The 2020 election is over . . . not. Unless you’ve been living under a rock, you’re well aware that Georgia is going to be the center of the political universe for the next two months while incumbent Republican Senators Kelly Loeffler and David Perdue and Democrats Jon Ossoff and Raphael Warnock duke it out for the state’s two U.S. Senate seats. And while there will be plenty of analysis, attack ads, debates, and tweets, what you need to know the most right now is how to vote. Below, a handy quick-start guide:
Can I register to vote in the January 5 runoff even if I wasn’t registered for the general?
Yes! The voter registration deadline for the January 5 runoff is December 7. You can register online here through the Secretary of State’s office. To register online, you must have a valid Georgia driver’s license or ID card issued by Georgia DDS. If you don’t have either of these things, you can apply using this mail-in form, which will ask for the last 4 digits of your social security number in lieu of a driver’s license or Georgia ID number. Print and complete the form and mail it; the postage is prepaid. If you don’t own a printer, you can get one of these forms at the county board of registrars’ office, or an election office, libraries, schools, recruitment offices, or if you’re a college student, from your school’s registrar office.
To be eligible to vote in Georgia, you must be a U.S. citizen, a legal resident of whichever county you live in, and at least 18 years old on Election Day (you can register once you hit 17 and a half years old). You also cannot be serving a sentence “for conviction of a felony involving moral turpitude,” and you cannot have been found “mentally incompetent” by a judge.
What if I was 17 on Election Day but I’ll be 18 by the January 5 runoff?
Yup, you can vote as as long as you will be 18 on or before January 5 and register to vote by December 7.
Can I request an absentee ballot for the January runoff?
Sure can. Complete an application online (you’ll need your county, state ID number, birth date, and legal name). Alternatively, you can fill out this PDF and return to your county board of registrars via mail, fax, or email. You’ll need to sign the PDF application, so make sure it matches the signature the state has on file on your ID. Just as in the general election, absentee ballots must be received by 7 p.m. on Election Day, January 5. Request and send your ballot sooner rather than later; while state law says that absentee ballots can be requested through the Friday before the election, for the January 5 runoff, that Friday happens to be New Year’s Day, so you’ll want to have thought ahead. Also be mindful of postal delays due to the holidays. Remember that you can also drop off your ballot at an official county drop box up until 7 p.m. on Election Day. Check your county’s election website for details and drop box locations: Fulton, DeKalb, Cobb, Gwinnett, Clayton.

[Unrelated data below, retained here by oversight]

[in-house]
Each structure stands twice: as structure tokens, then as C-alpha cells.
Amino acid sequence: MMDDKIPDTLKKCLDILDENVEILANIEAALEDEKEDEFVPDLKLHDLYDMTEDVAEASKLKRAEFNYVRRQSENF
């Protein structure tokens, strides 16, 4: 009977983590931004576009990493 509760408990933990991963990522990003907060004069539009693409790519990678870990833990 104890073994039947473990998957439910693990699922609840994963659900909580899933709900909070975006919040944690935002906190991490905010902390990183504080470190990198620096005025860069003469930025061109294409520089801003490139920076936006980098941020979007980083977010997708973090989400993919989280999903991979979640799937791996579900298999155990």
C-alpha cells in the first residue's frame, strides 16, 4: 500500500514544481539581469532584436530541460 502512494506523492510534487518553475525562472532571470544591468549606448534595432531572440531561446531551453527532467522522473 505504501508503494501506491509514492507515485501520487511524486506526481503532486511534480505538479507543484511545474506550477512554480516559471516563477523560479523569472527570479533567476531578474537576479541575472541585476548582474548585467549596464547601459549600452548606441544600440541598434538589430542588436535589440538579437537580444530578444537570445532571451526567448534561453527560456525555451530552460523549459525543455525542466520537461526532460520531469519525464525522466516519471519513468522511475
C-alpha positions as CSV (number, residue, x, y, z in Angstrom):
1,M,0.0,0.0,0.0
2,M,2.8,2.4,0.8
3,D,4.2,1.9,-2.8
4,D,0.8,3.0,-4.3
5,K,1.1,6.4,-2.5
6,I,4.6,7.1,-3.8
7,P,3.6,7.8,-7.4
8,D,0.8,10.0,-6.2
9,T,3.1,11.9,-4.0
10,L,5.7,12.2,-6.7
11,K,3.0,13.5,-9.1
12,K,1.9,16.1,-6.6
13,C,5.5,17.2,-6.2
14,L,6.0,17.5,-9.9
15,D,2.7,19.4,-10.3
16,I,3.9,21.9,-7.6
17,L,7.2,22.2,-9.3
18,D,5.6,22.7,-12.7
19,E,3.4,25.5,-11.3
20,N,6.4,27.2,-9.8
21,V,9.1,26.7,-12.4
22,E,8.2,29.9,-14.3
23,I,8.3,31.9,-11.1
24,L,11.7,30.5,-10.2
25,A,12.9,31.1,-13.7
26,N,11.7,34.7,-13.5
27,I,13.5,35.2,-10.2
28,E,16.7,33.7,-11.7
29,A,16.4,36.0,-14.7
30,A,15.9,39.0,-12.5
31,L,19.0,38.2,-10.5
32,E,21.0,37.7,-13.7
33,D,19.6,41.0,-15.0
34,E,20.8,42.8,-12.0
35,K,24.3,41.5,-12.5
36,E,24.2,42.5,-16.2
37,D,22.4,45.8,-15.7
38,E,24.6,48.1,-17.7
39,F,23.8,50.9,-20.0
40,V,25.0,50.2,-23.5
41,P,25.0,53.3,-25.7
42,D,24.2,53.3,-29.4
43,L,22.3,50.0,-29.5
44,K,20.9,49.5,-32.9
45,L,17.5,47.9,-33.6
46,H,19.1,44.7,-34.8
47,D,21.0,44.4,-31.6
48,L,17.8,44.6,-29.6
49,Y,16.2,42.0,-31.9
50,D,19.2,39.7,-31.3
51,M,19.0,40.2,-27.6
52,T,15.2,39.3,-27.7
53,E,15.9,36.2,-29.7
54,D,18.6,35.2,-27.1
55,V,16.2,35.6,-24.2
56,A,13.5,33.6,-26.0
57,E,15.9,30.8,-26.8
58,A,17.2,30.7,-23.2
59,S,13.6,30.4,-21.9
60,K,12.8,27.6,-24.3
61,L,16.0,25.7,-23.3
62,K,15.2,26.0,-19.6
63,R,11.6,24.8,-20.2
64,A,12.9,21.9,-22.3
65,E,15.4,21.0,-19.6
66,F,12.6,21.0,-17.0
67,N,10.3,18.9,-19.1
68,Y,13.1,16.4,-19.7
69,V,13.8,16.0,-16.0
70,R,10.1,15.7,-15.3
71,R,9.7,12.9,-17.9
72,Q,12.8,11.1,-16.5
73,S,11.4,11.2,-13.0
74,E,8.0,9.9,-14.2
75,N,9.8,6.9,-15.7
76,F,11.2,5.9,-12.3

Will there be early voting for the runoff?
Yes, indeed—early voting for the January runoff starts on December 14. Check your county’s elections website for polling place locations and hours.
Wait, aren’t there two elections coming up? One in December and one in January?
Yes, and it can be confusing. The election on January 5 will be runoffs for federal offices, most notably, the elections for Georgia’s two U.S. Senate seats. This is the one that is attracting national attention.
However, there is another election on December 1 for local and state runoffs. Ironically, here in Atlanta, the most high-profile runoff on that ballot is, in fact, a federal one: the runoff between Kwanza Hall and Robert Franklin to determine who will hold 5th District Congressional District seat for the rest of the current term, which is just a few weeks. Nikema Williams, who won the November 3 general election, will hold the seat for the next full term and will be sworn in on January 3, 2021.
For those living in State Senate District 39, there is also the Special Democratic Primary on December 1 to determine who will fill Nikema Williams’s vacated state Senate seat. Sonya Halpern and Linda Prichett are the candidates. An important thing to know about this one: it is on its own separate ballot. This means that if you already voted early for the 5th Congressional District runoff (early voting began on November 9 and runs through the 25th), you have not yet voted in the state Senate runoff and will still need to do so. Early voting for this state Senate runoff will be held on November 23-25. Furthermore, Fulton County elections chief Richard Barron also told the AJC that voters who arrive to vote in-person on December 1 will have to check-in twice to vote in both the 5th Congressional District and State Senate District 39 runoffs and that there will be separate voter check-in lines for the congressional runoff and the state Senate runoff. So, just know that if you live in both of these districts, you are eligible to vote in both runoffs, and be sure to ask poll workers on-site for help if you are confused. (You likely won’t be the only one.)
There is also a local race that was recently pushed to the January 5 runoff—the Public Service Commission District 4 runoff between Lauren “Bubba” McDonald, Jr. and Daniel Blackman. PSC District 4 includes several North and Northeast Georgia counties, including Cherokee and Forsyth.
When in doubt, check your Georgia My Voter Page to see who is on your ballot and your county’s election website to see when and where to vote.